Dutch politician Geert Wilders abandons plans for ‘Nexit’ and Koran ban to seal


Dutch politician Geert Wilders abandoned his plans for ‘Nexit’ and a ban on the Koran in order to strike a coalition deal and finally form a government, reports say.

In an agreement published on Thursday, the coalition of four parties said they will implement the country’s ‘strictest-ever’ asylum policy by opting out of European Rules – setting up a clash with Brussels before even taking office.

According to Dutch reports, Wilders – a far-right populist and long-time euro-sceptic – was prepared to sacrifice ‘just about everything’ for a tougher immigration regime.

This included his own chances of being Prime Minister, Dutch News reported.

Critics would argue that pans such as taking The Netherlands out of the European Union (aka Nexit) and a ban on the Koran were never likely to become law.

Dutch politician Geert Wilders (pictured on Thursday) abandoned his plans for 'Nexit' and a ban on the Koran in order to strike a coalition deal and finally form a government, reports say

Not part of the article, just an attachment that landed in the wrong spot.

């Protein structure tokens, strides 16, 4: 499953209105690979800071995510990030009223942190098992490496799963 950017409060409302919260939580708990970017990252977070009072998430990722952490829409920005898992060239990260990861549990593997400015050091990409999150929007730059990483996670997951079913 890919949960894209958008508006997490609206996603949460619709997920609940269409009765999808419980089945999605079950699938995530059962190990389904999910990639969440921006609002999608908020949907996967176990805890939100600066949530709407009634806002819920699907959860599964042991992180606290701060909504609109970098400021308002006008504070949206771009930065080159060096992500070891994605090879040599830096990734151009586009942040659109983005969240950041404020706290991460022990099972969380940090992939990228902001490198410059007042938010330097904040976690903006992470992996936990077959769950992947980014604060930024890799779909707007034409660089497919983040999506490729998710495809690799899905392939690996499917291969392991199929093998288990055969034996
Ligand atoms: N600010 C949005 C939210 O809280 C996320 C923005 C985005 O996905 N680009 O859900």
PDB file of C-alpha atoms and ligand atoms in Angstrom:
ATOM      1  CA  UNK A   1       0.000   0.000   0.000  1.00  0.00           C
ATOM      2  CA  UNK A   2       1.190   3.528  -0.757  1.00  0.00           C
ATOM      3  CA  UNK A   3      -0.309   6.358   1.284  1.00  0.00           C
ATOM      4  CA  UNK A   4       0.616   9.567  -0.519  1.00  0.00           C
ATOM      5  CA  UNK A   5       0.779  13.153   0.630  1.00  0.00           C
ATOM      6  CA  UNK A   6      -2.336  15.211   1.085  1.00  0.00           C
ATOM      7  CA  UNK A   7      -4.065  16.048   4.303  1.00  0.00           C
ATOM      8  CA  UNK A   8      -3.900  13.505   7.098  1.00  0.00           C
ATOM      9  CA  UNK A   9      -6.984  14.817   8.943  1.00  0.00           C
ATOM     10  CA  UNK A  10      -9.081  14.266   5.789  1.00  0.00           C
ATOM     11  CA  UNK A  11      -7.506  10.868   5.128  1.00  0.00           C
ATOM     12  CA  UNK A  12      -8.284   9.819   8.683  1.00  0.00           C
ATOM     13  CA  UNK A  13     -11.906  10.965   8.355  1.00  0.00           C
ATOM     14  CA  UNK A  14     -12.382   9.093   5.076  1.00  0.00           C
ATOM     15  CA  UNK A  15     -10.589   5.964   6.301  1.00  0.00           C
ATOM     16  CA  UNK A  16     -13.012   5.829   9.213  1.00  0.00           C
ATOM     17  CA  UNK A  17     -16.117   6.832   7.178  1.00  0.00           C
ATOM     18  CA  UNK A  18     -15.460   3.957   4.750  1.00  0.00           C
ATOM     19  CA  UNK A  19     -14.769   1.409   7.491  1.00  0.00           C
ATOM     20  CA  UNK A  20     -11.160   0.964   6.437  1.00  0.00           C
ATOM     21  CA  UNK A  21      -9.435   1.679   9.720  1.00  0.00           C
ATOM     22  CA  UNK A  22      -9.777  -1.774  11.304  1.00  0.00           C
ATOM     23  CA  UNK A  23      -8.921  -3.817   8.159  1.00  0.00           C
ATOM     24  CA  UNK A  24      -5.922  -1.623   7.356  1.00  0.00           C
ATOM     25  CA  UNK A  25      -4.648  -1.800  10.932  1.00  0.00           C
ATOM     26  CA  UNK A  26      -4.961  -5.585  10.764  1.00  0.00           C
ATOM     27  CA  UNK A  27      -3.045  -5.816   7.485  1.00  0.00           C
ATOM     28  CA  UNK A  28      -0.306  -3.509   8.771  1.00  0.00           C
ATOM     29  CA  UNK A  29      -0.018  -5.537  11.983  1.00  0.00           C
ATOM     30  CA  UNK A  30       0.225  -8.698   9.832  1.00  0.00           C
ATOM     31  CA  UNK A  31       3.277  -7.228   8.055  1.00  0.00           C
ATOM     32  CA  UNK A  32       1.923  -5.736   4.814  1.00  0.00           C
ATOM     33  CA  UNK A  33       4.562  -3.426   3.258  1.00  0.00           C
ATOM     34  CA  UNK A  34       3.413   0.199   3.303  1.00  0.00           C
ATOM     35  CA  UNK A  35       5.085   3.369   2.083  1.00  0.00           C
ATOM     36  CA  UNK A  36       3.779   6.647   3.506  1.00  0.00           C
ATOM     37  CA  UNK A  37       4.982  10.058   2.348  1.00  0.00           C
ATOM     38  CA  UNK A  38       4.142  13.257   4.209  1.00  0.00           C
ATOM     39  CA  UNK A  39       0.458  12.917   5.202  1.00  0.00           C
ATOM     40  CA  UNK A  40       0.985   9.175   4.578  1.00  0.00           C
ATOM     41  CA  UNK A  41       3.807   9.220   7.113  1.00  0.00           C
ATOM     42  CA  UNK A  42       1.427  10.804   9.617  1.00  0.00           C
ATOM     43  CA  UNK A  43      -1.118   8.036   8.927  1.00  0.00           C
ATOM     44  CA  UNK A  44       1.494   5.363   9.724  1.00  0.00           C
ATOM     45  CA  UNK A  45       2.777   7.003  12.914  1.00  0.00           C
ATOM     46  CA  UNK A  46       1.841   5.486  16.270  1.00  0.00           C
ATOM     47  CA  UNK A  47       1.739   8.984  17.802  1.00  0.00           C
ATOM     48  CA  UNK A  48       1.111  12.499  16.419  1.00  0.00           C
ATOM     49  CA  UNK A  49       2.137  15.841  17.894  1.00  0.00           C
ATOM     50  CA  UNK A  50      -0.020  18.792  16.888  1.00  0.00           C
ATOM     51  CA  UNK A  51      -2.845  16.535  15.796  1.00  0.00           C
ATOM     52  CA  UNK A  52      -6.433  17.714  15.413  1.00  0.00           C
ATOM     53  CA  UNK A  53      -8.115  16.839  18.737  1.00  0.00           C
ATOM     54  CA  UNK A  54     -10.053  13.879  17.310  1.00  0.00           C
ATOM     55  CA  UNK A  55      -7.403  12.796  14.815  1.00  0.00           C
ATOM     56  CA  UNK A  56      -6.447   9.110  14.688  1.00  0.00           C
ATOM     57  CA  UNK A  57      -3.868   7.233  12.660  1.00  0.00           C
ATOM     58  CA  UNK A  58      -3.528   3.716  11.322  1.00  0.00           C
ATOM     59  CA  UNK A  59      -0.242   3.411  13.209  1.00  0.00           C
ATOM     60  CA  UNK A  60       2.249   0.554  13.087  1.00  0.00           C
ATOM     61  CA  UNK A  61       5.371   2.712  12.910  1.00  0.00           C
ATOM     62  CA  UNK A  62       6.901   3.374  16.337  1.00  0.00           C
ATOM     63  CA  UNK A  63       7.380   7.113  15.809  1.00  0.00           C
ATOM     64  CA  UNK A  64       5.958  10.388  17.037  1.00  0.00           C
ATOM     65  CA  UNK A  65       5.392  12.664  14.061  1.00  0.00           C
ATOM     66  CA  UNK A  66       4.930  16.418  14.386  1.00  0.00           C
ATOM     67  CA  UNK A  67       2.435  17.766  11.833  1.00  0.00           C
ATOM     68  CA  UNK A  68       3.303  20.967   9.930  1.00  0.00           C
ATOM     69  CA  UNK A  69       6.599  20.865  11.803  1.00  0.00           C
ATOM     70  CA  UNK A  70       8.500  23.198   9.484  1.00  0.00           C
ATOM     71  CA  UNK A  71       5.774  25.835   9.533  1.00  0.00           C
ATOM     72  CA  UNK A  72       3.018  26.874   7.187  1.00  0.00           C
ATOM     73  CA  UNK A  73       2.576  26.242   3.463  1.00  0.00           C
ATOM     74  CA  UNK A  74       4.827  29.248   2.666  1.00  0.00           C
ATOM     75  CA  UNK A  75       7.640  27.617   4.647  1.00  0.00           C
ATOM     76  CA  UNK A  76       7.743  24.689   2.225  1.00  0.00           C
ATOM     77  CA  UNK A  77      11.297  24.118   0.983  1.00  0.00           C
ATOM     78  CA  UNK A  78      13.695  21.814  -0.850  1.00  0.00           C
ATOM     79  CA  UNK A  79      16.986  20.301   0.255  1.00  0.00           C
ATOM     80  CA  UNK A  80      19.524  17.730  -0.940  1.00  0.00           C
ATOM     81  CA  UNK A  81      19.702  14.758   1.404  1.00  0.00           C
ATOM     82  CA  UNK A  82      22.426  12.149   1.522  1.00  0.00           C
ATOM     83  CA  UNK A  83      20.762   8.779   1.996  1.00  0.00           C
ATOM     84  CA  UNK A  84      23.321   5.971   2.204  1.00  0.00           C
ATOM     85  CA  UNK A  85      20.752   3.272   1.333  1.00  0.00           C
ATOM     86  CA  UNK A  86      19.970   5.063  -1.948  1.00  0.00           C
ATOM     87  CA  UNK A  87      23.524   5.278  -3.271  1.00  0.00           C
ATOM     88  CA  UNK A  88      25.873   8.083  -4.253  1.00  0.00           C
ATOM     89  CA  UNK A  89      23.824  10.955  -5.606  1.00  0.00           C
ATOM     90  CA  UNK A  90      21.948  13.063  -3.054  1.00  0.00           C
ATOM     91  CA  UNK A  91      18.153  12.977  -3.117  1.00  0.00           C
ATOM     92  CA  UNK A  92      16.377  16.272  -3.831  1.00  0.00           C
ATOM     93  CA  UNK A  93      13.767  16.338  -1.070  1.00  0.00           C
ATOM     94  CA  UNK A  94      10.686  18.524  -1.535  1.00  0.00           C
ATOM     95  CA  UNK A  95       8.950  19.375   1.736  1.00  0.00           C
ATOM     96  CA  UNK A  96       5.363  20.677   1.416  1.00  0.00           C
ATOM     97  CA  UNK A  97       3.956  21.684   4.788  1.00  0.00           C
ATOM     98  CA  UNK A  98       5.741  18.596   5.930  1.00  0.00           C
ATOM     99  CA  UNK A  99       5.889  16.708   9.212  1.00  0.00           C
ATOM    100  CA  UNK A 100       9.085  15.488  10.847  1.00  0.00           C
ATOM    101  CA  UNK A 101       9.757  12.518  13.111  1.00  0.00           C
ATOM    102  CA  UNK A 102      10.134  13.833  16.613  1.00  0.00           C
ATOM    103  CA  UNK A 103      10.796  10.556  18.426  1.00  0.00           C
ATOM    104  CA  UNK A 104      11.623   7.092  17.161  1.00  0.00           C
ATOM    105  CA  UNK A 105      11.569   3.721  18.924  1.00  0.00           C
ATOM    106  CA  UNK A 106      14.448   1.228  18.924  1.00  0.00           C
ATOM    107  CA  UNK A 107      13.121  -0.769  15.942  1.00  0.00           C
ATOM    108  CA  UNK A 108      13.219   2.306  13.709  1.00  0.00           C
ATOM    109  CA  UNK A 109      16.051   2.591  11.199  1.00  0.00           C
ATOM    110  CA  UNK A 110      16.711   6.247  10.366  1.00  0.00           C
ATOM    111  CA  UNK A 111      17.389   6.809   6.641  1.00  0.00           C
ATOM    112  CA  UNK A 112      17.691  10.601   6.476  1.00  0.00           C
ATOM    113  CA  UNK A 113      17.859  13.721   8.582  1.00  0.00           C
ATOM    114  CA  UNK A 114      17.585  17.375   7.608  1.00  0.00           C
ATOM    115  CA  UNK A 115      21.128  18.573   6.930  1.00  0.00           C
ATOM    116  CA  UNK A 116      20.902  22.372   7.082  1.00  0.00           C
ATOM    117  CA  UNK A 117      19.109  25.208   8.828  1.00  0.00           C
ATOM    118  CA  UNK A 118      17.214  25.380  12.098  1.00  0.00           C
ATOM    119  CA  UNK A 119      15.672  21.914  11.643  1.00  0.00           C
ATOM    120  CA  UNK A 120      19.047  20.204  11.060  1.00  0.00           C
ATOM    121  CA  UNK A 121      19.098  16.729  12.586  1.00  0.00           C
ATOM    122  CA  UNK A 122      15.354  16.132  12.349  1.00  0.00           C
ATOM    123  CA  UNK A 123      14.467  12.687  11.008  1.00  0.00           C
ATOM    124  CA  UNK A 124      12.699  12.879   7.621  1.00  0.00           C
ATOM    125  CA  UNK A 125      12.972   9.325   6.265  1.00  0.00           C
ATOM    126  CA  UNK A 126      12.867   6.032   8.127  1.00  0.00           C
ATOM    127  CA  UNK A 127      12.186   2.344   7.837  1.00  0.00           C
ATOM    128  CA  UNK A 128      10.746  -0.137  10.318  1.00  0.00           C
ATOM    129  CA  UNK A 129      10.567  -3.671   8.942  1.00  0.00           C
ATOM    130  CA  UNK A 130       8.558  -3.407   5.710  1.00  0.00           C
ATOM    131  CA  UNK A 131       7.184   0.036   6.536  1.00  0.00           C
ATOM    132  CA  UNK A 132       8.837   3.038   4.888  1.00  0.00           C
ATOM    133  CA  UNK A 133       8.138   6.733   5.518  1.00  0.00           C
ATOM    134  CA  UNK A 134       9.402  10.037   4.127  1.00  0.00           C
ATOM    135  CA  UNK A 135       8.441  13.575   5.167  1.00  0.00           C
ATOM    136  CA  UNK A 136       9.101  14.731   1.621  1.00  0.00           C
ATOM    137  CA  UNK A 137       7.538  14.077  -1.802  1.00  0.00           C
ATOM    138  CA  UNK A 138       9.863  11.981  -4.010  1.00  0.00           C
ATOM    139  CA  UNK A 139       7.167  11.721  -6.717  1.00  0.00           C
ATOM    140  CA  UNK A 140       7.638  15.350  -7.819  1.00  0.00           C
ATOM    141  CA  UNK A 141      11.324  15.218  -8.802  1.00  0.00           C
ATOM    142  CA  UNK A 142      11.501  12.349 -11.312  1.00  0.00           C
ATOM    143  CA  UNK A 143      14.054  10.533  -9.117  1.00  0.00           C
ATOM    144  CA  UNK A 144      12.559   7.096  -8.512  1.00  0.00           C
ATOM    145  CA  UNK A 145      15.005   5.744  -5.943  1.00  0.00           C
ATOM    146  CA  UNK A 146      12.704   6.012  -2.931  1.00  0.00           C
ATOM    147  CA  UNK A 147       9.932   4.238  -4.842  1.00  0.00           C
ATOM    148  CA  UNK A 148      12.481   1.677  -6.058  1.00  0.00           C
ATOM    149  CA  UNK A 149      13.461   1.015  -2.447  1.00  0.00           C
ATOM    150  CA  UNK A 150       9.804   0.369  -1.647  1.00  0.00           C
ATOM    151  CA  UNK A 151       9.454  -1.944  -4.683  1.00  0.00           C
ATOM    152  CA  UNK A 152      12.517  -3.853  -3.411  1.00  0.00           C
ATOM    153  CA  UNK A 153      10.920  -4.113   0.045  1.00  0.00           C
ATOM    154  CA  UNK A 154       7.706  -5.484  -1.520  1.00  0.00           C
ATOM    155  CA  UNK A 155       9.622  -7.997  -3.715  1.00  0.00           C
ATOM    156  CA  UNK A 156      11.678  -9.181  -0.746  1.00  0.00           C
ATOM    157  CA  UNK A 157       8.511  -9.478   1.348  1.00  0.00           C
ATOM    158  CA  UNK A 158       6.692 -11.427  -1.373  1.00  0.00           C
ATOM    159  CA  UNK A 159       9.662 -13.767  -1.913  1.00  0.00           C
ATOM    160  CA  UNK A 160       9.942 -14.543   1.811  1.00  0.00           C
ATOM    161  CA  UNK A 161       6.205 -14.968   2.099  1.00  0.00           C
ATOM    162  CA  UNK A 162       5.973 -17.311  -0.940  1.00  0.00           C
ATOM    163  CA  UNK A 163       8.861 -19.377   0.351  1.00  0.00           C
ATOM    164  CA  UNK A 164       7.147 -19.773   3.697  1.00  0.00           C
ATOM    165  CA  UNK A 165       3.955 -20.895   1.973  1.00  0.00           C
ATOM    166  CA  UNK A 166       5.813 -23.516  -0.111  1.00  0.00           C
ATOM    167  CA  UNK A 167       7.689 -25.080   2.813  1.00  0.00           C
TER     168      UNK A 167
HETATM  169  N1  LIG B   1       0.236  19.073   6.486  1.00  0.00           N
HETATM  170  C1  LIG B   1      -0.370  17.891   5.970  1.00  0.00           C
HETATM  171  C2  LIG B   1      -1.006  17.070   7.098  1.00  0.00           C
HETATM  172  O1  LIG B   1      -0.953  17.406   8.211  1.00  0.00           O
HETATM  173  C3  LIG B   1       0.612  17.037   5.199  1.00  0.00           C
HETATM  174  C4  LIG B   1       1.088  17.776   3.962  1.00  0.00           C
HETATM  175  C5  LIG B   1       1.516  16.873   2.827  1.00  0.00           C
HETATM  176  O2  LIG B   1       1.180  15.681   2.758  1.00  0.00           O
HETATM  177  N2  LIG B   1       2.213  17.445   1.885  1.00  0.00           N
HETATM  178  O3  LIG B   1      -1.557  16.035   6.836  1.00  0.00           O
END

Dutch politician Geert Wilders (pictured on Thursday) abandoned his plans for ‘Nexit’ and a ban on the Koran in order to strike a coalition deal and finally form a government, reports say

In an agreement published on Thursday, the coalition of four parties (leaders pictured together on Thursday) said they will implement the country's 'strictest-ever' asylum policy by opting out of European Rules - setting up a clash with Brussels before even taking office

In an agreement published on Thursday, the coalition of four parties (leaders pictured together on Thursday) said they will implement the country’s ‘strictest-ever’ asylum policy by opting out of European Rules – setting up a clash with Brussels before even taking office

Nevertheless, Wilders’ shock election victory in 2023 came after he campaigned on a platform that included such hard-line policies.

The 60-year-old’s PVV party won more than 23 percent of the vote and 37 of the Dutch parliament’s 150 seats – suggesting such plans are popular among some a large portion of the Dutch electorate.